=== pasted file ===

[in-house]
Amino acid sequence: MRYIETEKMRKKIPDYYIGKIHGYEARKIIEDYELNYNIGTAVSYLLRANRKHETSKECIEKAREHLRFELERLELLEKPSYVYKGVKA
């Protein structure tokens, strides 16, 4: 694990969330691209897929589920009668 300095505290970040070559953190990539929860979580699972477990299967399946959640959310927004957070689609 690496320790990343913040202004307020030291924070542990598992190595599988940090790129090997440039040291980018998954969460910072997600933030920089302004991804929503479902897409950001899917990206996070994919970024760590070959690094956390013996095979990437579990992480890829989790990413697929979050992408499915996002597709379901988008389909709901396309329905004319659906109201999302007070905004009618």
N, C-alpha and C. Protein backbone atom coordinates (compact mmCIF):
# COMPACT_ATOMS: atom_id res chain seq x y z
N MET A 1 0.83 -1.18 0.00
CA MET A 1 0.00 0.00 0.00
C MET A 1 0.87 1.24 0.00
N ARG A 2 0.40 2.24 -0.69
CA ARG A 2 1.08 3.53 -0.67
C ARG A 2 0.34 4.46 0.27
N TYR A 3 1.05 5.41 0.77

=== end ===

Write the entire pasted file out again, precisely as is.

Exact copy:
[in-house]
Amino acid sequence: MRYIETEKMRKKIPDYYIGKIHGYEARKIIEDYELNYNIGTAVSYLLRANRKHETSKECIEKAREHLRFELERLELLEKPSYVYKGVKA
């Protein structure tokens, strides 16, 4: 694990969330691209897929589920009668 300095505290970040070559953190990539929860979580699972477990299967399946959640959310927004957070689609 690496320790990343913040202004307020030291924070542990598992190595599988940090790129090997440039040291980018998954969460910072997600933030920089302004991804929503479902897409950001899917990206996070994919970024760590070959690094956390013996095979990437579990992480890829989790990413697929979050992408499915996002597709379901988008389909709901396309329905004319659906109201999302007070905004009618």
N, C-alpha and C. Protein backbone atom coordinates (compact mmCIF):
# COMPACT_ATOMS: atom_id res chain seq x y z
N MET A 1 0.83 -1.18 0.00
CA MET A 1 0.00 0.00 0.00
C MET A 1 0.87 1.24 0.00
N ARG A 2 0.40 2.24 -0.69
CA ARG A 2 1.08 3.53 -0.67
C ARG A 2 0.34 4.46 0.27
N TYR A 3 1.05 5.41 0.77